On the Relationship Between Feature Selection and Classification Accuracy
Proceedings of the Workshop on New Challenges for Feature Selection in Data Mining and Knowledge Discovery at ECML/PKDD 2008, PMLR 4:90-105, 2008.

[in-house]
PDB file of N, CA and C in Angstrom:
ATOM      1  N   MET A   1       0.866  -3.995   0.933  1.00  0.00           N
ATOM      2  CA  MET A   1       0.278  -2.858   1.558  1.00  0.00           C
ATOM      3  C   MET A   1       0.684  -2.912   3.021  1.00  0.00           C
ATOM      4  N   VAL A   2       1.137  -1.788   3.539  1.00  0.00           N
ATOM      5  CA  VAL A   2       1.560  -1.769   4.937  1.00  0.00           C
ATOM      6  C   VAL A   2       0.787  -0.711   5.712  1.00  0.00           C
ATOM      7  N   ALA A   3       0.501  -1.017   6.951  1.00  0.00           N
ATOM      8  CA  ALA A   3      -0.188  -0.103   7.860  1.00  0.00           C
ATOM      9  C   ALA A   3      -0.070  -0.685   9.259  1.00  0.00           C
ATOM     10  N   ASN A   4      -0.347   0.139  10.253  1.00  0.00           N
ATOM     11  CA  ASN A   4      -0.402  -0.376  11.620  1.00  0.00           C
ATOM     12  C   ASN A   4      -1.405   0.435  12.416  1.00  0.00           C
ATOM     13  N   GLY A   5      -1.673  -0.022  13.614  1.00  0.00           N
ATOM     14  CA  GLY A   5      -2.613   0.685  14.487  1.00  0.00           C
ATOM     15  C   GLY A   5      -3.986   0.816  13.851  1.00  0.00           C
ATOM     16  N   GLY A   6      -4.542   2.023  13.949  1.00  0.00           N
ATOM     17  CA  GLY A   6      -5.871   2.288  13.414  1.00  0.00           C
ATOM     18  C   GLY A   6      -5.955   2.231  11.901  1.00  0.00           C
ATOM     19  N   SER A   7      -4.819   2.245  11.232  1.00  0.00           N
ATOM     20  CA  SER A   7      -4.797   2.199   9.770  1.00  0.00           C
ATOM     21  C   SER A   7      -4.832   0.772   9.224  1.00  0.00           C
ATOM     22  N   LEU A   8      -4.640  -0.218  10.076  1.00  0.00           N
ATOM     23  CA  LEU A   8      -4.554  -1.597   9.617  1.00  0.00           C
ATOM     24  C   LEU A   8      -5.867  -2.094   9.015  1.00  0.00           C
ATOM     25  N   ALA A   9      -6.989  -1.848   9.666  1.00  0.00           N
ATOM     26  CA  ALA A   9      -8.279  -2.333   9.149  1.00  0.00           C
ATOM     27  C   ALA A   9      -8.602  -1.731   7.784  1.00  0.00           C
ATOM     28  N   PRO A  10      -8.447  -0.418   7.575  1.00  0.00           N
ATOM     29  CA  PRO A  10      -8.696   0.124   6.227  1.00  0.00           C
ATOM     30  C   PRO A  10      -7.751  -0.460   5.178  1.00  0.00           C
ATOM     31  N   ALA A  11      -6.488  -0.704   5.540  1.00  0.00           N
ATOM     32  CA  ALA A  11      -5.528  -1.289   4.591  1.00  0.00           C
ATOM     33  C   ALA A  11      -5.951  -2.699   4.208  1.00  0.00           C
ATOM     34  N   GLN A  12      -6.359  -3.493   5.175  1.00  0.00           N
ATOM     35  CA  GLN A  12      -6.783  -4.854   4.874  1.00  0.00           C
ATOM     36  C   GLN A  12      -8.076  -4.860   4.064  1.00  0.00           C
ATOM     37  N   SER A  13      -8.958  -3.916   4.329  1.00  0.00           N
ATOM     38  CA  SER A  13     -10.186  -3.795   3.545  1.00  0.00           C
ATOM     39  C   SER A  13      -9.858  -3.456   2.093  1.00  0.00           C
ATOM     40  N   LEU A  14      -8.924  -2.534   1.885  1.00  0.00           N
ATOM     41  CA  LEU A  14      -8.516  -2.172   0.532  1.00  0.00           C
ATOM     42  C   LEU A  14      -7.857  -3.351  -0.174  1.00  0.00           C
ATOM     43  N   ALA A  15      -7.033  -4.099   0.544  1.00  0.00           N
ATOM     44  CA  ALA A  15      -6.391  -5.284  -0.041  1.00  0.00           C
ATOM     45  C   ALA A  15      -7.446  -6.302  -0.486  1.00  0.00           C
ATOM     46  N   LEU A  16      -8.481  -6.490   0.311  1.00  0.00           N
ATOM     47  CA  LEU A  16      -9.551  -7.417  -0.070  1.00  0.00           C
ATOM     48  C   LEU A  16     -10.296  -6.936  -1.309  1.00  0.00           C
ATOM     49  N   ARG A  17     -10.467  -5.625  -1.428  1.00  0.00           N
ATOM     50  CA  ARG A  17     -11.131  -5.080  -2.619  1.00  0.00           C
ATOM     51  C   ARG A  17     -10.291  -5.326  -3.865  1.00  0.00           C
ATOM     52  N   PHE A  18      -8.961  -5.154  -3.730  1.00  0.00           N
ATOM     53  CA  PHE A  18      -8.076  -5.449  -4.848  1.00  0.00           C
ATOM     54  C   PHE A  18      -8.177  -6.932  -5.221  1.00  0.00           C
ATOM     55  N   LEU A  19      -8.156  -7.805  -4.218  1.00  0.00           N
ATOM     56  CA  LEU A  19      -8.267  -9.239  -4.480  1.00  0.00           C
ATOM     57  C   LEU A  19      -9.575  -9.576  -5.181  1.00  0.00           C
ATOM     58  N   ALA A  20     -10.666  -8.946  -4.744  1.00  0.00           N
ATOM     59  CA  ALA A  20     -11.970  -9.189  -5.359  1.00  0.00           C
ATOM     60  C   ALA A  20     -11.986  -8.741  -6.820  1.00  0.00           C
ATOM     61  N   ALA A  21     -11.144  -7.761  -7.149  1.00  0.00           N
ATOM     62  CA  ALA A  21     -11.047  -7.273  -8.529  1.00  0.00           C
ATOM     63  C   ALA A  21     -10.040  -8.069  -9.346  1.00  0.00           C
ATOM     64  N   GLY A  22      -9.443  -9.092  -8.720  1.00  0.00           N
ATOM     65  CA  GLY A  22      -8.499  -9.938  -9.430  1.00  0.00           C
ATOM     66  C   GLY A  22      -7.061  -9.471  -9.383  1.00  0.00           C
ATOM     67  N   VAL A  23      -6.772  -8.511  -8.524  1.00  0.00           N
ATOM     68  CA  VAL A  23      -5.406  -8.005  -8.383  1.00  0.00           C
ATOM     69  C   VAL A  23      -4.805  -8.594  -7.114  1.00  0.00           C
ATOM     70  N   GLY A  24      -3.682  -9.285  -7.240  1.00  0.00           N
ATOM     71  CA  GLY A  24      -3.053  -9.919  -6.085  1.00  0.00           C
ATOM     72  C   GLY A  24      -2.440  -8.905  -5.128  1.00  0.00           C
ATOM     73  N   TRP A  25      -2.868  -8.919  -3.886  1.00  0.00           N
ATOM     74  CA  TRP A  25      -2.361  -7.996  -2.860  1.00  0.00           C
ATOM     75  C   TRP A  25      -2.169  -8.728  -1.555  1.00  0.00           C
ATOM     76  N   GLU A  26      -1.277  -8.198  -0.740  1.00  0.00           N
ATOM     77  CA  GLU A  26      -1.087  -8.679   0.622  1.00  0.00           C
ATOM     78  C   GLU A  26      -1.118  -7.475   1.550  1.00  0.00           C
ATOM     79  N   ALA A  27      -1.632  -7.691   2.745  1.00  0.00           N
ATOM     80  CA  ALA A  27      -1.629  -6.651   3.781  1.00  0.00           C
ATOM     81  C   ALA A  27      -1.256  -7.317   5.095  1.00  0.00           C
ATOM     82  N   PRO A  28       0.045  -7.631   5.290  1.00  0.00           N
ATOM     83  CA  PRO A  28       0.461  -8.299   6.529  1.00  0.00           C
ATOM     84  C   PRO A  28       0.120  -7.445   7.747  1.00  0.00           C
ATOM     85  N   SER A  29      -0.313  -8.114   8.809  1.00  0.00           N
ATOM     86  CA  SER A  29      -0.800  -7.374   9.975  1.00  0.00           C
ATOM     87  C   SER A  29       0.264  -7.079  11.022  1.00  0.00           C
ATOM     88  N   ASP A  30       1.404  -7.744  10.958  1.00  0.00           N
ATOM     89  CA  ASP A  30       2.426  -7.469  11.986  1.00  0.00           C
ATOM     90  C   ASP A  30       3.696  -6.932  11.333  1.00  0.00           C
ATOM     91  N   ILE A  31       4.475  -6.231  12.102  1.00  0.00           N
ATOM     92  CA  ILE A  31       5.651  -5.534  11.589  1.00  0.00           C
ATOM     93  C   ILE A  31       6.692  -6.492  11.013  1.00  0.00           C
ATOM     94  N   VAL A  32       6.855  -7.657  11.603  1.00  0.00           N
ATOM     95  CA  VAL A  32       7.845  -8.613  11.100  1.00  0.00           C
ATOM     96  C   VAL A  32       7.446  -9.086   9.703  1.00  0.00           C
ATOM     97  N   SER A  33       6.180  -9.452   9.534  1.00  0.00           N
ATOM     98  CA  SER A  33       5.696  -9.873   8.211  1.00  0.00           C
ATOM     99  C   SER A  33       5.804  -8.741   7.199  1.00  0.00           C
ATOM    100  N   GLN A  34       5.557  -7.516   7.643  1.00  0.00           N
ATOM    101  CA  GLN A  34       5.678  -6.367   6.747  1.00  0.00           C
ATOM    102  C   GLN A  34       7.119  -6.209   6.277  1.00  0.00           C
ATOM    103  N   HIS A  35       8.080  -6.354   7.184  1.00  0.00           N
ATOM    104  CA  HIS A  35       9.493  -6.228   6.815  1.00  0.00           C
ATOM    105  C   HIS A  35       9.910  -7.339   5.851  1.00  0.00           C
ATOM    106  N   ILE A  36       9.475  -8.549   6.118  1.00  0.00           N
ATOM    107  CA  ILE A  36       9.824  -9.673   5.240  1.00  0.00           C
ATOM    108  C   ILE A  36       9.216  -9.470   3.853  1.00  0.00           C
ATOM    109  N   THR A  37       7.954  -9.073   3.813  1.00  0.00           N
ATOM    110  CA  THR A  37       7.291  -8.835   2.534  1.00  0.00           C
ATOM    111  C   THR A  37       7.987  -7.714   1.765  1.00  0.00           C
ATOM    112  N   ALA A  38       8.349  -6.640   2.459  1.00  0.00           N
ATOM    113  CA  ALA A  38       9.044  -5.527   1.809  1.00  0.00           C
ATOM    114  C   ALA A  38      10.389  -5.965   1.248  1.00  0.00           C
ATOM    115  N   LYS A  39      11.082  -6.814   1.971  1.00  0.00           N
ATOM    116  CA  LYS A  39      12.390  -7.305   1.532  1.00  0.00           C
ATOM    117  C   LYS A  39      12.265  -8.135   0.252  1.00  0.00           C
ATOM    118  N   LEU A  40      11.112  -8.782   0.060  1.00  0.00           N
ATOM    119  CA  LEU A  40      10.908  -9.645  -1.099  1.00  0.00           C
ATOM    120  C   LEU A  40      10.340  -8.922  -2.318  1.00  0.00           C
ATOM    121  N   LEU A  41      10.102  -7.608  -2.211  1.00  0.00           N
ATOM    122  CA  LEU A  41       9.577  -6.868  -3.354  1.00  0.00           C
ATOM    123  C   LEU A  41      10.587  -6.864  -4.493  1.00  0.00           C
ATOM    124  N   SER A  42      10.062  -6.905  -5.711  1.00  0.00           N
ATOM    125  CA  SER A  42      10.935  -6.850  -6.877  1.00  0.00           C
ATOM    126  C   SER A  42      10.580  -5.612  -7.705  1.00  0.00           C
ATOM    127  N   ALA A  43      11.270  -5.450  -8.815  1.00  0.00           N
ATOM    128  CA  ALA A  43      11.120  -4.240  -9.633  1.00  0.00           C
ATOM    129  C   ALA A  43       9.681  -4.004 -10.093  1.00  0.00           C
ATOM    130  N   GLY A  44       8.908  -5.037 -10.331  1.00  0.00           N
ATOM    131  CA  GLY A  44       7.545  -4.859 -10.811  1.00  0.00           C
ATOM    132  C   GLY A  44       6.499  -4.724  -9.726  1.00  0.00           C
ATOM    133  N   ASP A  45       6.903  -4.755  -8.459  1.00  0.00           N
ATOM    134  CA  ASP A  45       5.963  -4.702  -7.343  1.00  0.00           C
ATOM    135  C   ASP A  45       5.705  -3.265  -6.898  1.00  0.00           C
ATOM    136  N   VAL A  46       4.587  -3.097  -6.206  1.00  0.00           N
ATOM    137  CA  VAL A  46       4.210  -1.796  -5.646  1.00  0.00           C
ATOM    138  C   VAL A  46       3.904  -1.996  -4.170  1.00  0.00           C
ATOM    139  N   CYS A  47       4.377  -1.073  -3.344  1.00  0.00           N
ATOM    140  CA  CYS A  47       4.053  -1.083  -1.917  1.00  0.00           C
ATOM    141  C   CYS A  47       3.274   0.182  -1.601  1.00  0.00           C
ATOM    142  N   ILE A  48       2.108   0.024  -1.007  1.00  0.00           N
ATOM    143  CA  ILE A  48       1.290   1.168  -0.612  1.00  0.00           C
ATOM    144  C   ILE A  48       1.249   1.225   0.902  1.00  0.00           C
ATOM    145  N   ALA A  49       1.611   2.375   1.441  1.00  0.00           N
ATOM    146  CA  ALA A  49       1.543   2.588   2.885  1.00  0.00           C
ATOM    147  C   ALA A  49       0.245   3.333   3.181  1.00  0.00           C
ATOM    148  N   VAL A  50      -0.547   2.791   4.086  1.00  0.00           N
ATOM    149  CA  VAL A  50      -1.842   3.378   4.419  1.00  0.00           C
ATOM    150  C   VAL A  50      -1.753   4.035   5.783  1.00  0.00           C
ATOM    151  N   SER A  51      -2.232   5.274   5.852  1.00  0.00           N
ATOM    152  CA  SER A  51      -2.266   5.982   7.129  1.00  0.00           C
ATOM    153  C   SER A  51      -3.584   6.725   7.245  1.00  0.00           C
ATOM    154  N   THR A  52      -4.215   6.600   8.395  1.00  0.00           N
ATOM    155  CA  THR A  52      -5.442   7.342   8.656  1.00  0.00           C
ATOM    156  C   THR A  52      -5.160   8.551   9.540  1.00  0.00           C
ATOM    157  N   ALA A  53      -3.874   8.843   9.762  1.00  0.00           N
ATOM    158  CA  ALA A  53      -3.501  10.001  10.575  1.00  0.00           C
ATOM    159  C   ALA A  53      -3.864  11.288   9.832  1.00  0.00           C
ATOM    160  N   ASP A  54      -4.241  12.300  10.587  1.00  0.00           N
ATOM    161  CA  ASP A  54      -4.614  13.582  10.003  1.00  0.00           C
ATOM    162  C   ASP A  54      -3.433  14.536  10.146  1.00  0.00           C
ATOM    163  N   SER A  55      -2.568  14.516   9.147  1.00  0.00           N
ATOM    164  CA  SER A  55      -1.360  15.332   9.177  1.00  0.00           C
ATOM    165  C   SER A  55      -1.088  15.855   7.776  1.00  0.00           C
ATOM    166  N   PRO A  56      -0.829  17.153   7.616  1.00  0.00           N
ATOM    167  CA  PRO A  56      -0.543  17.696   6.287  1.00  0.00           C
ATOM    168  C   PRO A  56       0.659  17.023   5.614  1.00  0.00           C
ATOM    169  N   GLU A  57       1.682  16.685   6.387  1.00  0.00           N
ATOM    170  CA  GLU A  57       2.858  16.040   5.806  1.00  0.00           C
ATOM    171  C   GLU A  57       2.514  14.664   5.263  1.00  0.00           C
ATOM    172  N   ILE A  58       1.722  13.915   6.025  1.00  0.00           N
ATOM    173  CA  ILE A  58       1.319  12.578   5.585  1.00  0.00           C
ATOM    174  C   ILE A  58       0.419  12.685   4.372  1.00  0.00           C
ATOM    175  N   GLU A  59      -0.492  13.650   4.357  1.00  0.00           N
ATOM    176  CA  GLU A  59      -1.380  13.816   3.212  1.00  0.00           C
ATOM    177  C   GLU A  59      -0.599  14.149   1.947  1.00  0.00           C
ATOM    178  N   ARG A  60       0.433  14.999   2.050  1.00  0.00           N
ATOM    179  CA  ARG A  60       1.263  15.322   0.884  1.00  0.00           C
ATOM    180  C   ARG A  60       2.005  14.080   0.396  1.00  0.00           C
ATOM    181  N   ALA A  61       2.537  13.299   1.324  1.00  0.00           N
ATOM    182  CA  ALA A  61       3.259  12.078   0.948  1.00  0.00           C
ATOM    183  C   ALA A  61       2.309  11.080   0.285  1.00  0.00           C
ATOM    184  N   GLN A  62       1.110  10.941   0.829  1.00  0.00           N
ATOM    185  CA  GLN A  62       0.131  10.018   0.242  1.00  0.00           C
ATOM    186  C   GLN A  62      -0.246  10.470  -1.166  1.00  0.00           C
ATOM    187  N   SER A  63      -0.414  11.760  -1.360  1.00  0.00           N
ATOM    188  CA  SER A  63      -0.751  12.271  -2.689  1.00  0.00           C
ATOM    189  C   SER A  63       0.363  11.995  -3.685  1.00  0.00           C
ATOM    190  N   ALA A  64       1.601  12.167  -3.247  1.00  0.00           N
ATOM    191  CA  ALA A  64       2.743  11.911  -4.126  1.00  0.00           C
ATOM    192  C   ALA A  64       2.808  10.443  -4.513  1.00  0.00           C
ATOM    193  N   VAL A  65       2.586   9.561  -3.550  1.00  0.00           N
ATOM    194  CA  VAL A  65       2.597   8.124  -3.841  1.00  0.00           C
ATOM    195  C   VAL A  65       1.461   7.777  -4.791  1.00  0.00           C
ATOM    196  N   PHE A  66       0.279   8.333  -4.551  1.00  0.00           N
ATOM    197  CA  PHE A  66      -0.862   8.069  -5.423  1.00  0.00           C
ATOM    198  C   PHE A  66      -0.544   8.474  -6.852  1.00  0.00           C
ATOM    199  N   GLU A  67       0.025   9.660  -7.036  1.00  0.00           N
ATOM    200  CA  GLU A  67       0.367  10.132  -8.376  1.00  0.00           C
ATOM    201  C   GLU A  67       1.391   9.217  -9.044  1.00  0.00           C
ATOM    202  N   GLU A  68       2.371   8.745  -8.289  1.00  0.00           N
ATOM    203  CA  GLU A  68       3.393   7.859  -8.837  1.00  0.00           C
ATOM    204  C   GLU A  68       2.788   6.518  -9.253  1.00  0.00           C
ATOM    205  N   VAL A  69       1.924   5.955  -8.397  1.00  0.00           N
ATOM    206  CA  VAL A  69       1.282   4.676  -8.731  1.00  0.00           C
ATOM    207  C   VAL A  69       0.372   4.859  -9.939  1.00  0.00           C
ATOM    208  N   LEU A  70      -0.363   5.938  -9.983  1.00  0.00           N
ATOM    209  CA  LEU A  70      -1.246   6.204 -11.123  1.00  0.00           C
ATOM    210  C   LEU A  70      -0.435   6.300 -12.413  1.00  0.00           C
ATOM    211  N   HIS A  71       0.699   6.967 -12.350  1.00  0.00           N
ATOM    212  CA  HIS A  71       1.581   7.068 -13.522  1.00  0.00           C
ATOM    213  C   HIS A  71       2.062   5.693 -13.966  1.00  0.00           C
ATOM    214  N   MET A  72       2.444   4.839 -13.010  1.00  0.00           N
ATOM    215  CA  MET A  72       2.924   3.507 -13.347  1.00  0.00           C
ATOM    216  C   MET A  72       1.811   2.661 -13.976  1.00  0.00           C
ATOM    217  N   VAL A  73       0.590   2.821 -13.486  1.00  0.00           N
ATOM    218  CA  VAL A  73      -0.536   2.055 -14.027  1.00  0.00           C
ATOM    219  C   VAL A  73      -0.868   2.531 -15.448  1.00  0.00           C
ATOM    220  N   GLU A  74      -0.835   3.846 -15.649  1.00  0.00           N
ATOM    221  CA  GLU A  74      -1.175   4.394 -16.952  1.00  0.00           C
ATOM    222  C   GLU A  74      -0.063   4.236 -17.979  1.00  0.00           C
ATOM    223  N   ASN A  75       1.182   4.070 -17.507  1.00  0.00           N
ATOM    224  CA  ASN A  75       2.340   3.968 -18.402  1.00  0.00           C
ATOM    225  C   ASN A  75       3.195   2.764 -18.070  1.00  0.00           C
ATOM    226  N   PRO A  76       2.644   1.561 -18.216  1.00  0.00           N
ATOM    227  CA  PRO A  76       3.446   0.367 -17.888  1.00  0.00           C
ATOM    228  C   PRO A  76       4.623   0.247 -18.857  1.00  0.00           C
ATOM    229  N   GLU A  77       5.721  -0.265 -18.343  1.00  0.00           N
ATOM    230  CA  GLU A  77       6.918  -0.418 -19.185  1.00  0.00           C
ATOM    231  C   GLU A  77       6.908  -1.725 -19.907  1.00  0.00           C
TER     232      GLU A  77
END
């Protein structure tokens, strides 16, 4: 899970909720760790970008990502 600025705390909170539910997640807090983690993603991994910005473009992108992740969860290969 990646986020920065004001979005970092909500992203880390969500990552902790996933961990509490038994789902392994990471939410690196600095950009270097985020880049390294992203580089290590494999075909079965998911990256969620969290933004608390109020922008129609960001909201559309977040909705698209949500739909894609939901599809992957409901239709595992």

Dimensionality reduction and feature subset selection are two techniques for reducing the attribute space of a feature set, which is an important component of both supervised and unsupervised classification or regression problems. While in feature subset selection a subset of the original attributes is extracted, dimensionality reduction in general produces linear combinations of the original attribute set. In this paper we investigate the relationship between several attribute space reduction techniques and the resulting classification accuracy for two very different application areas. On the one hand, we consider e-mail filtering, where the feature space contains various properties of e-mail messages, and on the other hand, we consider drug discovery problems, where quantitative representations of molecular structures are encoded in terms of information-preserving descriptor values. Subsets of the original attributes constructed by filter and wrapper techniques as well as subsets of linear combinations of the original attributes constructed by three different variants of the principle component analysis (PCA) are compared in terms of the classification performance achieved with various machine learning algorithms as well as in terms of runtime performance. We successively reduce the size of the attribute sets and investigate the changes in the classification results. Moreover, we explore the relationship between the variance captured in the linear combinations within PCA and the resulting classification accuracy. The results show that the classification accuracy based on PCA is highly sensitive to the type of data and that the variance captured the principal components is not necessarily a vital indicator for the classification performance.